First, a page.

Bitfenix Ghost Case Review
By Gabriel Torres on October 31, 2012
The Ghost is the latest mid-tower case from Bitfenix, targeted to silent computing. Let’s see if it is a good product.
The reviewed case is available in only one color: black.
Because it is targeted to silent computers, Bitfenix didn’t add any support for fans on the side panels of the Ghost.
Since it is targeted to silent computers, the Bitfenix Ghost has a door on its front panel, with a sheet of foam on its inner side to absorb noise. You can easily change the side the door opens by moving the hinges from the left side to the right side. If you don’t like the door, you can simply remove it. Fortunately, all buttons and connectors of the case are located on its top panel, so you won’t need to keep opening and closing the door whenever you want to turn on the computer or install a USB device.
The Bitfenix Ghost has three 5.25” and one 3.5” external bays, all protected by meshed covers with air filters. The front panel comes with a 120 mm fan installed, and you can install a second 120 mm fan or replace the front fan with a 140 mm model. This fan uses a three-pin fan power connector, which allows you to install this fan on the motherboard. No technical specifications for this fan are provided. There is an air filter for this fan.
The top panel of the Bitfenix Ghost case comes with a big mesh with an air filter, which can be easily removed by pushing it. You can install one 230 mm fan, one 200 mm fan, two 140 mm fans or two 120 mm fans on the top panel. The Ghost supports the installation of a radiator up to 240 mm on its top panel.
You will find two USB 3.0 ports, two USB 2.0 ports, the traditional audio jacks, and the on/off and reset buttons on the top panel of the case. The USB 3.0 ports use an internal connector.
One of the highlights of the reviewed case is the presence of an external 3.5”/2.5” docking bay. Differently from most cases that carry this feature, this bay is hidden under a plastic lid, inside a storage compartment.
The bottom panel has an air filter for the power supply and bottom fans. The rear panel and the interior of the Bitfenix Ghost case are painted in black.
The case has seven expansion slots, with solid covers.
The rear panel comes with a 120 mm fan, using a three-pin fan power connector. No technical specifications for this fan are provided.
On the Bitfenix Ghost case, the power supply goes on the bottom part of the case.
There are three holes protected with metallic covers for hoses of liquid cooling solutions. You need to remove the metallic cover in order to use them. There are two diameter options: 0.75” (19 mm) or 1.18” (30 mm).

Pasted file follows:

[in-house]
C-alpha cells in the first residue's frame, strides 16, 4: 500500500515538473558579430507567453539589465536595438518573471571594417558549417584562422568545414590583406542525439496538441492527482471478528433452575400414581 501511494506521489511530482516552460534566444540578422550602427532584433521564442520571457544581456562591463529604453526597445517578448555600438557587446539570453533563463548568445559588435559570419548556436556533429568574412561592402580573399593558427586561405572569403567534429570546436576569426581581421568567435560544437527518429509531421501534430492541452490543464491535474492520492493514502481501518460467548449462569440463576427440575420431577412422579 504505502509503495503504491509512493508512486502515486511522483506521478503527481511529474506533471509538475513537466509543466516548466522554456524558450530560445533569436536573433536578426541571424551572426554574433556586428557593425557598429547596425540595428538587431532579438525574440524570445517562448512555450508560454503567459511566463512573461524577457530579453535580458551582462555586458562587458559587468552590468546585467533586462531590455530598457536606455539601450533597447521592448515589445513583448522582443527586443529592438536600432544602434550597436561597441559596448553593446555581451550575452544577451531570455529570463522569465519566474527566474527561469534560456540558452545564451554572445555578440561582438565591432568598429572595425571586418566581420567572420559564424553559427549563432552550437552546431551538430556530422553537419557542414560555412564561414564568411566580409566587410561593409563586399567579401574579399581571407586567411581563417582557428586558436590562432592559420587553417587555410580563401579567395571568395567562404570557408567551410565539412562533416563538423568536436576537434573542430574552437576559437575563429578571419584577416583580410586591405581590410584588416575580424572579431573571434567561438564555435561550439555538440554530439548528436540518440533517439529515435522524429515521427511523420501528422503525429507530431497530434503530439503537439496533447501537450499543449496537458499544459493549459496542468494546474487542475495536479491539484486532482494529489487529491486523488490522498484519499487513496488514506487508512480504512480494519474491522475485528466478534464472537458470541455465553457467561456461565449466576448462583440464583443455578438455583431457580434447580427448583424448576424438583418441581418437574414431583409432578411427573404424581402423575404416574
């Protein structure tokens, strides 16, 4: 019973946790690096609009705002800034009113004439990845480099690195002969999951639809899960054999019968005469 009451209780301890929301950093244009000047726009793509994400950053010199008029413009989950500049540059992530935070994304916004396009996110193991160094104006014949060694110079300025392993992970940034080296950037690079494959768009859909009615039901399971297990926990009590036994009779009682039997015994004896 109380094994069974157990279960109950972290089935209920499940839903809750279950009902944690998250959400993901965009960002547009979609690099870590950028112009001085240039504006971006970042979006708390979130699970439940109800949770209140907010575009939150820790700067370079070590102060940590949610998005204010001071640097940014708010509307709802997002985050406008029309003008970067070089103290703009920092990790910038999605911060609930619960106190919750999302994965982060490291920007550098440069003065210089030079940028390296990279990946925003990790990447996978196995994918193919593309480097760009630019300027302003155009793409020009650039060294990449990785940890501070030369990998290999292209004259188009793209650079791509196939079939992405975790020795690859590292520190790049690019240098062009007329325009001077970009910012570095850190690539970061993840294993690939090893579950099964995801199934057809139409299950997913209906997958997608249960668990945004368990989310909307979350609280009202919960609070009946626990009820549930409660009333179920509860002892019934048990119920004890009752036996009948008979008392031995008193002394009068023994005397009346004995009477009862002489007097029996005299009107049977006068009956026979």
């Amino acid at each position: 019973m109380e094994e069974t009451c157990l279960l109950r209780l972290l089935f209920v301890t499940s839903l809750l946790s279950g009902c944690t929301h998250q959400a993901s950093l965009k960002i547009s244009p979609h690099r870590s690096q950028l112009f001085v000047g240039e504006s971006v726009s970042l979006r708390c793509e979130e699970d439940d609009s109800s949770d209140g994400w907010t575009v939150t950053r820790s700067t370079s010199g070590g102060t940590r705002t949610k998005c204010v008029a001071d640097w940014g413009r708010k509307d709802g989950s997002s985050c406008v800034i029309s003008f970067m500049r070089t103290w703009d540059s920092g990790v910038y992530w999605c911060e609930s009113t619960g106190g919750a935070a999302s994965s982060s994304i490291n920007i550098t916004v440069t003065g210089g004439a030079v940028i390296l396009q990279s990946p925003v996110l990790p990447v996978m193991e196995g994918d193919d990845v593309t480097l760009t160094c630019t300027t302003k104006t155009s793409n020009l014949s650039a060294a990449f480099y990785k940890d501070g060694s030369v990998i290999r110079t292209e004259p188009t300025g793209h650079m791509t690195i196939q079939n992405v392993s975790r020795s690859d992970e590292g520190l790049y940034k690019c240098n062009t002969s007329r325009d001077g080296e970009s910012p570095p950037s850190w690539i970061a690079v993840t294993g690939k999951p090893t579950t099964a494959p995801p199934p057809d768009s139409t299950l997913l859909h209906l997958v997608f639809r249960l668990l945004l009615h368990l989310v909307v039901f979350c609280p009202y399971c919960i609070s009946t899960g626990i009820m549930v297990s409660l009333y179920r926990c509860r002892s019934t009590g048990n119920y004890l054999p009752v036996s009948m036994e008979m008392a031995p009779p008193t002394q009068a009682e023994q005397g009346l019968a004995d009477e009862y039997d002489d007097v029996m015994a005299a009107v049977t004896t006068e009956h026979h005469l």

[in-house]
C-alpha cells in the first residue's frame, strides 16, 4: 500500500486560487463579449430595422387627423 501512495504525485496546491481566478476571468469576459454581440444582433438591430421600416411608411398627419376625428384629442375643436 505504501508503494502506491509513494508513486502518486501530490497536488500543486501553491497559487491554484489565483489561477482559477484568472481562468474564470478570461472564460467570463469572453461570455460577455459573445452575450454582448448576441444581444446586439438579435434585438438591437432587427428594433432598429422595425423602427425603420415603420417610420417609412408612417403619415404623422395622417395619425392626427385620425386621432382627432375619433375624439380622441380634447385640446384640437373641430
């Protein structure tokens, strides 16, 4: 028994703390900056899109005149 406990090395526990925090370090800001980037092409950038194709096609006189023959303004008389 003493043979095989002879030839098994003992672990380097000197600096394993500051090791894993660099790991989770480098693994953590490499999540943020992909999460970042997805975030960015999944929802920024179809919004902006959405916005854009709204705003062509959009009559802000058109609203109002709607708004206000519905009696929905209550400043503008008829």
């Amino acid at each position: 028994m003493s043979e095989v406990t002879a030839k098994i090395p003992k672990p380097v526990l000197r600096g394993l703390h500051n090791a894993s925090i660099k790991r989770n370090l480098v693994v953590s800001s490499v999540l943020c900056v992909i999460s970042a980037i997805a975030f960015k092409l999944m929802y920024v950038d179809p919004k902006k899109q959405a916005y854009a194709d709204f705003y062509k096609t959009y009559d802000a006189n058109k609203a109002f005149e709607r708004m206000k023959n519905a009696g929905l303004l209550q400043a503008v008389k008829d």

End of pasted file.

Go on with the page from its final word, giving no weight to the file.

The case supports the installation of an anti-theft device from Kensington.
Both panels are attached to the chassis using black thumbscrews, and both have a sheet of dampening material. See Figure 12.
The motherboard tray has a huge cutout for you to access the backplate of the CPU cooler without having to remove the motherboard from the case. In fact, this is probably the biggest cutout we’ve ever seen in a motherboard tray, making the case compatible with virtually all CPU coolers and motherboards available on the market. There are several holes for you to route cables behind it, and the case comes with rubber covers for these holes, in case you want to use them. There are a few clips for you to fasten cables behind the motherboard tray using cable ties.
Figure 15 gives you another overall look inside the case. Expansion cards are fastened using black thumbscrews, which come inside a little bag. In its default configuration, the Bitfenix Ghost supports video cards up to 12.6” (320 mm) long. If you remove the top hard drive cage, the case supports video cards up to 15.7” (400 mm) long.
As already explained, the power supply is installed at the bottom of the case. Note that it can be installed with either its bottom fan facing up or facing down, so you can decide if you want the fan of your power supply pulling air from inside the case or from outside of it. As already shown, there is an air filter for the power supply fan and for the optional bottom fan.
The case supports the installation of a 120 mm or a 140 mm fan on its bottom panel. If no fan is installed, you can have a power supply up to 11” (280 mm) deep. With a 120 mm fan installed, you can have a power supply up to 7.1” (180 mm) deep. And with a 140 mm fan installed, you can have a power supply up to 6.3” (160 mm) deep.
The Bitfenix Ghost case has three 5.25” external bays, one 3.5” external bay, one 3.5”/2.5” external docking bay, four 3.5”/2.5” internal bays located inside the bottom hard drive cage, and three 2.5” internal bays, located inside the top hard drive cage. The installation of 5.25” and 3.5” devices (except for external 3.5” devices) can be done without the use of tools. Installation of 2.5” devices in the 2.5” bays can be done without the use of tools or screws, but installation of 2.5” devices inside 3.5”/2.5” bays requires the use of screws.
The top hard drive cage is removable, in case you want to install video cards longer than 12.6” (320 mm) or if you want to improve the airflow inside the case.
In Figure 18, you can see one of the 2.5” bays and one of the 3.5”/2.5” bays, which are actually small drawers. See how the 3.5”/2.5” bays have rubber rings to absorb noise and reduce vibration of 3.5” hard drives.
The main specifications for the Bitfenix Ghost case include:
If you want to buy a mid-tower case with dampening panels, the Bitfenix is a very good choice for its price. There are products in this category that probably will make your computer generate a lower noise level, but you will have to spend a lot more.